My colleague Myra Snell and I have tried to approach the placement question quantitatively, with a study of eight semesters of student data from remedial English courses at Chabot and Las Positas colleges. We examined students’ Accuplacer scores and their course pass rates, and our goal was to determine whether some students should be directed to the one-semester, accelerated English course and some should be directed to the non-accelerated, two-semester remedial path. Perhaps students scoring in the bottom 20% should be discouraged or blocked from the accelerated course? The bottom 15%? 10%? What we found surprised us. Low-scoring students did have lower pass rates than their higher-scoring peers, but they did not perform any better in the slower curriculum. Their pass rates in the accelerated course were as high or higher than in the first course of the longer sequence. Even students with scores in the bottom 5% at both colleges still passed the accelerated course at a rate of 48% and saw no gains from being slowed down. The study indicated to us that Accuplacer was meaningless as an instrument for sorting students into the number of semesters of remediation needed – ironically, the primary use of this test across the country. In addition to our descriptive analysis, Irvine Valley College researcher Craig Hayward conducted a regression analysis (Hern & Snell, 2010) of the same data set and concluded that Accuplacer scores explained just 3% of the variation in students’ pass rates.
In math, there are several discipline-specific problems with placement testing. I’ll discuss two here.
First, recall of math terminology and procedures deteriorates rapidly when not used, and most community college students take placement tests without any review or other preparation. They often don’t realize that this single test could add multiple semesters of non-credit-bearing coursework to their already long degree program, and that the lower down they are placed, the less likely they are to make progress on that degree (see Venezia’s study “One Shot Deal”, WestEd 2010). As a result, they perform more poorly than they might have.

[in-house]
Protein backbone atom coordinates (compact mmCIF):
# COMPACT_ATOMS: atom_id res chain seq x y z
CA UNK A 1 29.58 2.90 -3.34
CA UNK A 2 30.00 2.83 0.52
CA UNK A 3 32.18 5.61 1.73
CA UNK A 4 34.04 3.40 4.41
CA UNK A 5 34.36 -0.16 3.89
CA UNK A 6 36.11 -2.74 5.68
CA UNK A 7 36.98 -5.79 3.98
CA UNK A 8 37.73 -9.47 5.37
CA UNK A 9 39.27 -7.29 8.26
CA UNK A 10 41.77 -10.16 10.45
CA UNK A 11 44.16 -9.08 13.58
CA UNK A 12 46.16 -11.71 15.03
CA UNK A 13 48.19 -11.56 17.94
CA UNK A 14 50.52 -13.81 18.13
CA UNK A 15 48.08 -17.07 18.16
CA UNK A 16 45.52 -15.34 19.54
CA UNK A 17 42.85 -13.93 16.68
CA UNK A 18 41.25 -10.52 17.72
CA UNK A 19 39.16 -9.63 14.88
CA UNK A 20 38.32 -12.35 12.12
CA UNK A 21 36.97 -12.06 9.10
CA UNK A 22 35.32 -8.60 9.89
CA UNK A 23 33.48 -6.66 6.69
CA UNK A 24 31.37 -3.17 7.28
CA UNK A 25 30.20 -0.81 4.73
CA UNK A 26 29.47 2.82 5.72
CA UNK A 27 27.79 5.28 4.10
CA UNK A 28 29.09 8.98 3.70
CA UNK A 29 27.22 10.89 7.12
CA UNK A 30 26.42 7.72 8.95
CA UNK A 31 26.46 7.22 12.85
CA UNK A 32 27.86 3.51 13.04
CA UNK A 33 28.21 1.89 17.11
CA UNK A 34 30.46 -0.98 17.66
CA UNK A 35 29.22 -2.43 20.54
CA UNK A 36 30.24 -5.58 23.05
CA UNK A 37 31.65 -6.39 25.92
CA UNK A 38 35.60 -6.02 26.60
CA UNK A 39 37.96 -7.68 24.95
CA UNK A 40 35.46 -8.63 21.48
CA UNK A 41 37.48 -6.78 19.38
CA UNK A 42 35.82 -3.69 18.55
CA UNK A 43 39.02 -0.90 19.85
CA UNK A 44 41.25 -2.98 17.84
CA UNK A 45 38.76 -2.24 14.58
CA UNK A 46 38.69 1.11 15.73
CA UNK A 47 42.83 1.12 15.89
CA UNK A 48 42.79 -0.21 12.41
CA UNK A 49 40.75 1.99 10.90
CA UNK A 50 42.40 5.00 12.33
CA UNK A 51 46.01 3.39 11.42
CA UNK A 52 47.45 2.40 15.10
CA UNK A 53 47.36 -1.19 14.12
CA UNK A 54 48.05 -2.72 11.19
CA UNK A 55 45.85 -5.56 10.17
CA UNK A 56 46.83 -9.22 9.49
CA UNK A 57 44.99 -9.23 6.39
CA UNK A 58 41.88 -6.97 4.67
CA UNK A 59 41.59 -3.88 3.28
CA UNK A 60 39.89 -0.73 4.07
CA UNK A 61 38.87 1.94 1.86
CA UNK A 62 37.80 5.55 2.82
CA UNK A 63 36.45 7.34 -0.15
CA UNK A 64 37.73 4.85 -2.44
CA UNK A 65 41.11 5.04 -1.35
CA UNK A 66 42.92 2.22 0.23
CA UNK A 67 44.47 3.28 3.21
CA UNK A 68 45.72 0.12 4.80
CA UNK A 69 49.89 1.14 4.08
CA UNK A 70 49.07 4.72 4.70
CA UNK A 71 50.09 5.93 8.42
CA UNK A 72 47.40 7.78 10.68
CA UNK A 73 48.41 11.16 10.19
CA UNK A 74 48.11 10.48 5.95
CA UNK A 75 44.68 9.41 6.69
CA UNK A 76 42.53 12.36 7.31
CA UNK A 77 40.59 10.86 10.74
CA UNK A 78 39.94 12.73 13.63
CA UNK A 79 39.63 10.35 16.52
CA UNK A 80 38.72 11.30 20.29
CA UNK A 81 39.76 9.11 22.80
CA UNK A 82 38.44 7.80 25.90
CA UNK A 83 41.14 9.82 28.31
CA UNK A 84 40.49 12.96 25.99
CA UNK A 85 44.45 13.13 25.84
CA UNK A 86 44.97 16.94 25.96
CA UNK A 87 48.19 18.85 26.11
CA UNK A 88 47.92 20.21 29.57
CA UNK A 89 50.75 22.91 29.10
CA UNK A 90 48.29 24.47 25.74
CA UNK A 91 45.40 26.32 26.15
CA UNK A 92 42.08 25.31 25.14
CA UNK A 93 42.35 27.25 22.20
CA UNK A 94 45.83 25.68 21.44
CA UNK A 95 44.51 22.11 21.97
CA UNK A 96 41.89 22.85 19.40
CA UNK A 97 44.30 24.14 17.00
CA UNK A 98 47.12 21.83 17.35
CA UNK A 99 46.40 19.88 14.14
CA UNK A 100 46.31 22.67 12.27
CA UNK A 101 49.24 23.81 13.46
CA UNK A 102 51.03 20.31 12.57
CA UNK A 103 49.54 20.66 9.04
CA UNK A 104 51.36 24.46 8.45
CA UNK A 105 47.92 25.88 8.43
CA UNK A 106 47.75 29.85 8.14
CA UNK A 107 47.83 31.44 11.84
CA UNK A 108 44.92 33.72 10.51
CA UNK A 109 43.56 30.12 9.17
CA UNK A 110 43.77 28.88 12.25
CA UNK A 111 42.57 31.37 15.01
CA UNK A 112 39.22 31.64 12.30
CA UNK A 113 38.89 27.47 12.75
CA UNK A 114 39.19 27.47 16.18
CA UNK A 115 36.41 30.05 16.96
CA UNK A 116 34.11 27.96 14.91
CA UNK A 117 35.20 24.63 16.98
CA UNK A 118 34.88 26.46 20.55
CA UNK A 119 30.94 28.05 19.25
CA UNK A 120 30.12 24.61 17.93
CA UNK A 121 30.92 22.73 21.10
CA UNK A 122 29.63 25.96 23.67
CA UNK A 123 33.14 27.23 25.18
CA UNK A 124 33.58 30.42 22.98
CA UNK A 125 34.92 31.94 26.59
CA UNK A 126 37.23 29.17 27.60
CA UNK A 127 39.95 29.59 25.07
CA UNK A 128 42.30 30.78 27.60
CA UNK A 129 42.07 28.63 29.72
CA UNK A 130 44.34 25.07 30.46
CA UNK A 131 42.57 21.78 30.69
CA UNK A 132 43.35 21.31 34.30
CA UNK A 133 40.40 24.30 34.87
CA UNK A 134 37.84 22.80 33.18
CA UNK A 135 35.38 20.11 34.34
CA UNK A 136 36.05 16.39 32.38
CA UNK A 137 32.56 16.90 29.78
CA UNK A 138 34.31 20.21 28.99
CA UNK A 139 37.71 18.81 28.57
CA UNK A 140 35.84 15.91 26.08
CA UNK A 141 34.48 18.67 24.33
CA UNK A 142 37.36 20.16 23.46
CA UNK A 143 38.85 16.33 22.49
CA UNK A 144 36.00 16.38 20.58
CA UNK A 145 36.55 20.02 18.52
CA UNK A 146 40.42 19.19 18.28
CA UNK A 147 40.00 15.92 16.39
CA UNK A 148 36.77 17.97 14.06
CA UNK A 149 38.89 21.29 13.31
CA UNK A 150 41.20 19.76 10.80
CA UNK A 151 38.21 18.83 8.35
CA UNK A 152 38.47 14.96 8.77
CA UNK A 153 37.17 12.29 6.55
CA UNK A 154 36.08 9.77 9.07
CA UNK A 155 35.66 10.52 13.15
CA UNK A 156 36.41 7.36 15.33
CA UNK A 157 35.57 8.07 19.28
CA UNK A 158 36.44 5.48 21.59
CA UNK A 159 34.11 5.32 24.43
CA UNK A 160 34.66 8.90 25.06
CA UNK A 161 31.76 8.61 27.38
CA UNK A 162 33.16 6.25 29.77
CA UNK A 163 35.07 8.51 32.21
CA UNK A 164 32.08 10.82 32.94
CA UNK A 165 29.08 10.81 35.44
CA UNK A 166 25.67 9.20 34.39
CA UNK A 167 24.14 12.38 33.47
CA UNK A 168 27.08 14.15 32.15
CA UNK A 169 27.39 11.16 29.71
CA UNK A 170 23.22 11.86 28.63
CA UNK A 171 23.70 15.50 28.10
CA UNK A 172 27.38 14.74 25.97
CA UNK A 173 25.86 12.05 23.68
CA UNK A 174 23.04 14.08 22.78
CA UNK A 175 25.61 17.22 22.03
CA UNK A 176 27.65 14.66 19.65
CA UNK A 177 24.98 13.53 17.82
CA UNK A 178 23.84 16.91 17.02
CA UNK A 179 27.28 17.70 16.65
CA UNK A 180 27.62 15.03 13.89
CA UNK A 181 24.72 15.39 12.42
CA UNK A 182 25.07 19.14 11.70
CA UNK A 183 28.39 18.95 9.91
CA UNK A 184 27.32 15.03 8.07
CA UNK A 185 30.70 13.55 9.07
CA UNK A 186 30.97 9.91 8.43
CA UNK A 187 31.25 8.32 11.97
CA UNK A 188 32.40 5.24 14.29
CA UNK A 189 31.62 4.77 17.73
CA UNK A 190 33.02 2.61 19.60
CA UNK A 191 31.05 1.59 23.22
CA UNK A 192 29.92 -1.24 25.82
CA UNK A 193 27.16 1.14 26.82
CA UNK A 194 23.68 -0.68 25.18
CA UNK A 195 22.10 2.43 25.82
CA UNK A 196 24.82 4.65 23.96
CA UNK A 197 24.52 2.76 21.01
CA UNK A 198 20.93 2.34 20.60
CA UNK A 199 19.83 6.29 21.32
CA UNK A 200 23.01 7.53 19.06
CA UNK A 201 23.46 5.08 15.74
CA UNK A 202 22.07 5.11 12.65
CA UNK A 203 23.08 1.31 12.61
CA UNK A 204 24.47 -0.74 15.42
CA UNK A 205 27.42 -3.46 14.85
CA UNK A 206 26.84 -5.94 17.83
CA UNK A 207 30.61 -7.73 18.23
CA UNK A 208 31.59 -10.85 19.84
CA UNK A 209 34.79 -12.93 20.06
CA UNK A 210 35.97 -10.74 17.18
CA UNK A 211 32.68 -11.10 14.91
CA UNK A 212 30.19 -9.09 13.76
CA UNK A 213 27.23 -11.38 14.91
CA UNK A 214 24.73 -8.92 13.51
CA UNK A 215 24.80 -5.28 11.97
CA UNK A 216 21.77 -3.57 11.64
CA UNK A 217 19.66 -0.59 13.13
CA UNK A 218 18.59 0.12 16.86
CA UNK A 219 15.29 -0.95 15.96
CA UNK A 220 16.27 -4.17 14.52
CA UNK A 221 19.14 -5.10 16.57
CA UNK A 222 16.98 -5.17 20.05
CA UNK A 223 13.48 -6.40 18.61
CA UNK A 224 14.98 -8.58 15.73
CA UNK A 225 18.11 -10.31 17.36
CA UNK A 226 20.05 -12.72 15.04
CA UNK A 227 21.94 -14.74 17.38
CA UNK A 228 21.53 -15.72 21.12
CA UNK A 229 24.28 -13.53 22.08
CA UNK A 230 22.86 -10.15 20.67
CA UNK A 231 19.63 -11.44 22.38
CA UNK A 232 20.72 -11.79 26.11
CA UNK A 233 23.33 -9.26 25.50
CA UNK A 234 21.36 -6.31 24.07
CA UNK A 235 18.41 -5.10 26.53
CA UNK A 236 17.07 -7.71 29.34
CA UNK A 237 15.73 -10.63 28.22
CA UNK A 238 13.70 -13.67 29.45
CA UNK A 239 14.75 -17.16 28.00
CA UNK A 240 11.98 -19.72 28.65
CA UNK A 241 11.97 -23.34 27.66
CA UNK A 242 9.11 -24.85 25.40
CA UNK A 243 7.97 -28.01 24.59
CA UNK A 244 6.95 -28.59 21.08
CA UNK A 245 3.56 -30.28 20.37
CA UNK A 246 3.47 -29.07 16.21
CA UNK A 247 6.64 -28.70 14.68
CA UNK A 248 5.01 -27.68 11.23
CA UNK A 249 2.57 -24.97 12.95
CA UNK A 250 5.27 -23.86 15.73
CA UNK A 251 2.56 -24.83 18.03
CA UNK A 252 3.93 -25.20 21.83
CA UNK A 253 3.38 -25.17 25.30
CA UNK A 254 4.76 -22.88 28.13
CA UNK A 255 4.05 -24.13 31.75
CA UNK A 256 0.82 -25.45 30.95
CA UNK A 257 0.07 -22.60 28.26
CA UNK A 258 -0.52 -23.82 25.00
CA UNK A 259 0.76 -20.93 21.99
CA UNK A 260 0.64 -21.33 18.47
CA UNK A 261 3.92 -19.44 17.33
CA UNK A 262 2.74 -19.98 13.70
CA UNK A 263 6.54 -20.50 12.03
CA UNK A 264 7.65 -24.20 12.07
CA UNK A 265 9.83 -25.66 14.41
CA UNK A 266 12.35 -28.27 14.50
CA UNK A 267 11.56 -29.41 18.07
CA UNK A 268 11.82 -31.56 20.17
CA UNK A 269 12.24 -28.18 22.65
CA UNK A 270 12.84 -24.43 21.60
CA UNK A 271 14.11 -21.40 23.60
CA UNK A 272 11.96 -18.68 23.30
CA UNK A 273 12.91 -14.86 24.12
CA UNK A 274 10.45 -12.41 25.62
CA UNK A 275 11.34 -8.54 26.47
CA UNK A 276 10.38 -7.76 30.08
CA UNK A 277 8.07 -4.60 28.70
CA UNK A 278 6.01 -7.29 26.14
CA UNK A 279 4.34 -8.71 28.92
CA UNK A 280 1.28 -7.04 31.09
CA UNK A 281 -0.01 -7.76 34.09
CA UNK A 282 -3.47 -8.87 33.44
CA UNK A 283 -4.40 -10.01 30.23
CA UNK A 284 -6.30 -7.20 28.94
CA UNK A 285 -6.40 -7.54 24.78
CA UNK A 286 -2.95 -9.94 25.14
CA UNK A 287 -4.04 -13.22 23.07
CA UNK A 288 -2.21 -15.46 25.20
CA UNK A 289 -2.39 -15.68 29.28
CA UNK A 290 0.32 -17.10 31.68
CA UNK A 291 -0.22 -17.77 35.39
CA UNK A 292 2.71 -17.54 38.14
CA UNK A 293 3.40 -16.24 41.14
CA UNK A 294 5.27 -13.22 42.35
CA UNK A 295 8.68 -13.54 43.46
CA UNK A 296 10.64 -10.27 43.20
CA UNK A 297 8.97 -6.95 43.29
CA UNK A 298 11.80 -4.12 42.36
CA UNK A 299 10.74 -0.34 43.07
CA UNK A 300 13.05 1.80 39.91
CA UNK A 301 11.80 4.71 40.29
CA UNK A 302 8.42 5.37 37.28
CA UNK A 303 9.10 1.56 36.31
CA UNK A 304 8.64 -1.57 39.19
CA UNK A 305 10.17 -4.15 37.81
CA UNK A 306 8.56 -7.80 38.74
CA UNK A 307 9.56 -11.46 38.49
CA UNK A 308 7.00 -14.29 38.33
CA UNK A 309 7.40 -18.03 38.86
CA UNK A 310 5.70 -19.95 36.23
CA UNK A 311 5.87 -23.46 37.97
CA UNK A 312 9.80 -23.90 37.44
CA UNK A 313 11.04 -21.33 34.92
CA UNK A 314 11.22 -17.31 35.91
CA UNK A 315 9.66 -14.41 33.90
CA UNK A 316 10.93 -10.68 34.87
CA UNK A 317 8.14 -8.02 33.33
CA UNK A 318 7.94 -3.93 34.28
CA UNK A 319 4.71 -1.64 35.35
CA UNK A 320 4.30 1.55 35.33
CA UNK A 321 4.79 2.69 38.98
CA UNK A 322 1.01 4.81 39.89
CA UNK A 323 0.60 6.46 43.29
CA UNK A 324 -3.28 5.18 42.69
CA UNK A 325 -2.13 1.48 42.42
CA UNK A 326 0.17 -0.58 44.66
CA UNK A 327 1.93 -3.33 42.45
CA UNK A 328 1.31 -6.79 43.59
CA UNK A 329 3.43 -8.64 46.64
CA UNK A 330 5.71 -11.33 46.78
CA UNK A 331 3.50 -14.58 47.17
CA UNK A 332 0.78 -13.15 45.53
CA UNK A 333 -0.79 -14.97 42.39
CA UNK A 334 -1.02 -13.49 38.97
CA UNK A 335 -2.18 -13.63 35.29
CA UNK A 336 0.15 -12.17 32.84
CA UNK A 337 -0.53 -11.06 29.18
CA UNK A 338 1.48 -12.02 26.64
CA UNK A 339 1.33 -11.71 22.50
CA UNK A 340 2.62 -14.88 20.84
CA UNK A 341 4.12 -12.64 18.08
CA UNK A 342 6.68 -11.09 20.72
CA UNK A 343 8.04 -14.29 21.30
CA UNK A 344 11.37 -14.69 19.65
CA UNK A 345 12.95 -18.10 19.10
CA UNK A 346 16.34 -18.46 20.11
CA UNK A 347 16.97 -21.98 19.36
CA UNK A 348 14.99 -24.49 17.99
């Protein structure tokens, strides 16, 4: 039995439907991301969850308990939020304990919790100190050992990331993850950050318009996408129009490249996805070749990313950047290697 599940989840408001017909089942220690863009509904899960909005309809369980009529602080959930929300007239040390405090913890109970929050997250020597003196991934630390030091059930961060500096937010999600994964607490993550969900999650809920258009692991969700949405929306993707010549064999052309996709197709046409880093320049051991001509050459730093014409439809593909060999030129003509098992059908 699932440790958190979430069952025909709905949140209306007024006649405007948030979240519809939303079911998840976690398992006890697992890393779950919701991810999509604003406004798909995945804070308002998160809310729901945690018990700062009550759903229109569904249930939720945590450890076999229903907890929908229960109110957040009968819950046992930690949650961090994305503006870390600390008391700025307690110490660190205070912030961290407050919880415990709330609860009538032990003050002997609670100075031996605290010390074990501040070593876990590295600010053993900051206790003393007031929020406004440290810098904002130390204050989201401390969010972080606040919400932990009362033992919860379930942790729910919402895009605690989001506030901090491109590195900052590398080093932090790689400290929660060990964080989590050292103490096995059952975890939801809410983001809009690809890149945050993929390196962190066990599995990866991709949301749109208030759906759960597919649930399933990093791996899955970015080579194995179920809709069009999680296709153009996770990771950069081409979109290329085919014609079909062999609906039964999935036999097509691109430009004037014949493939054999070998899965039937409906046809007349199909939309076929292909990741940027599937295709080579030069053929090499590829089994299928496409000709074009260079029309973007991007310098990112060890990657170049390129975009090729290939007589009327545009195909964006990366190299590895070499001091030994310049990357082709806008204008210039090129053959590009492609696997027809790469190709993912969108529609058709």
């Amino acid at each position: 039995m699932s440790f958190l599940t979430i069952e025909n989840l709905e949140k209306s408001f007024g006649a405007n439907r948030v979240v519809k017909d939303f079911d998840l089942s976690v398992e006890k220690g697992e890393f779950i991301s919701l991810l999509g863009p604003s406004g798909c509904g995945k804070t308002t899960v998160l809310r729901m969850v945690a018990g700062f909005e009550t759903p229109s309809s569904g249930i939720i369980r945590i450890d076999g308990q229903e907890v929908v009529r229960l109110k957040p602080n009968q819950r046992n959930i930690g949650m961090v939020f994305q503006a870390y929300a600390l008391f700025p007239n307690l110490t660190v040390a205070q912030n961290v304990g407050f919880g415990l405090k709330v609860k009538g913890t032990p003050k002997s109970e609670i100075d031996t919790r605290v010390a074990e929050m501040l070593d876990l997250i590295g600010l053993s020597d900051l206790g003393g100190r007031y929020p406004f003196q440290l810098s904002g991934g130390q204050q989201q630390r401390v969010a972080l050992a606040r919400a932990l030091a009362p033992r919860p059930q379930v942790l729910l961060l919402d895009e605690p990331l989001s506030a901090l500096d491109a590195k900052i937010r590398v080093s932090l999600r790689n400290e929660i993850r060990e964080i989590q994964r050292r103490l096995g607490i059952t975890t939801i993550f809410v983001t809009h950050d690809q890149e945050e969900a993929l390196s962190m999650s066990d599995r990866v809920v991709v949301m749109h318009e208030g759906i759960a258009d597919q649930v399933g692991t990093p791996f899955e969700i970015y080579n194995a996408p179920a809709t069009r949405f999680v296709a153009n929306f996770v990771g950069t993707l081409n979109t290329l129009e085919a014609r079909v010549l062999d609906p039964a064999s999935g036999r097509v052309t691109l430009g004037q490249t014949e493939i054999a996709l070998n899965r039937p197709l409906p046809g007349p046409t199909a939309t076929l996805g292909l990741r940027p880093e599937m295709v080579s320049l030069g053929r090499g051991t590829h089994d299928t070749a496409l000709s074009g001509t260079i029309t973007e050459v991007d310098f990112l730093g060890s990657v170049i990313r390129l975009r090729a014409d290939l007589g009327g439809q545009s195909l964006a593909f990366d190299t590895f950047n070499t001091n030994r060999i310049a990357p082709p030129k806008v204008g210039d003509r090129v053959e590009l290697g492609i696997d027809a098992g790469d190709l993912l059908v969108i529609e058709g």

In response to the first problem, some community colleges have focused on having students do pre-testing reviews. This solution, however, does not address a more significant problem: the curricular misalignment between algebra-based definitions of “college-readiness” and the college-level coursework for students in pathways that aren’t math-intensive (e.g., students who’ll take statistics or quantitative reasoning courses). Our current placement tests assess students on their recall of a long list of arithmetic and algebra procedures, knowledge that is generally agreed to be pre-requisite for the study of Calculus (required for students in STEM, business fields). However, for students in other pathways, most of these topics will never be needed in their college-level courses. Why, then, is knowledge of algebra being used to determine placement into college statistics or liberal arts math?
An analogy might be to use a Latin exam to qualify students for a biology course. Proponents of Latin might argue that many biological terms originate in Latin, or that studying Latin fosters analytic thinking, or that Latin is inherently valuable for an educated human being (indeed, it used to be an entrance requirement for higher education). But the fact remains that students can be perfectly successful in a rigorous biology class without being fluent in Latin. And while a Latin test may be relevant for placement into more advanced Latin courses, we no longer believe it is a valid way to determine access to other college-level courses.
Michelle Hodara: Katie Hern provides a great answer to this question. I’d also like to refer you to page 40 of a study I conducted. In this study, we examined assessment and placement policies and practices at seven states across the country. The table on page 40 provides some idea of the types of placement exams and policies used in the states.
Bruce Vandal: States concerned about remedial education should not spend time trying to build the perfect test for assessing college readiness. It is simply infeasible and unwise for states to spend the resources necessary to create new assessments. Instead, they should emphasize placing significantly more students into gateway courses and providing them additional academic support. Placement policies should use multiple measures, like high school GPA, high school transcripts and non-cognitive measures like “grit” (discussed further in next week’s post) to determine the courses and instructional models that will increase student success in gateway courses.
Check back on Tuesday, September 10, when the presenters address grit, the Common Core State Standards, and special populations in relation to remediation and share what they see are future needs for research in this area.
Erin Russ is a Program Associate at the American Youth Policy Forum.
Add new comment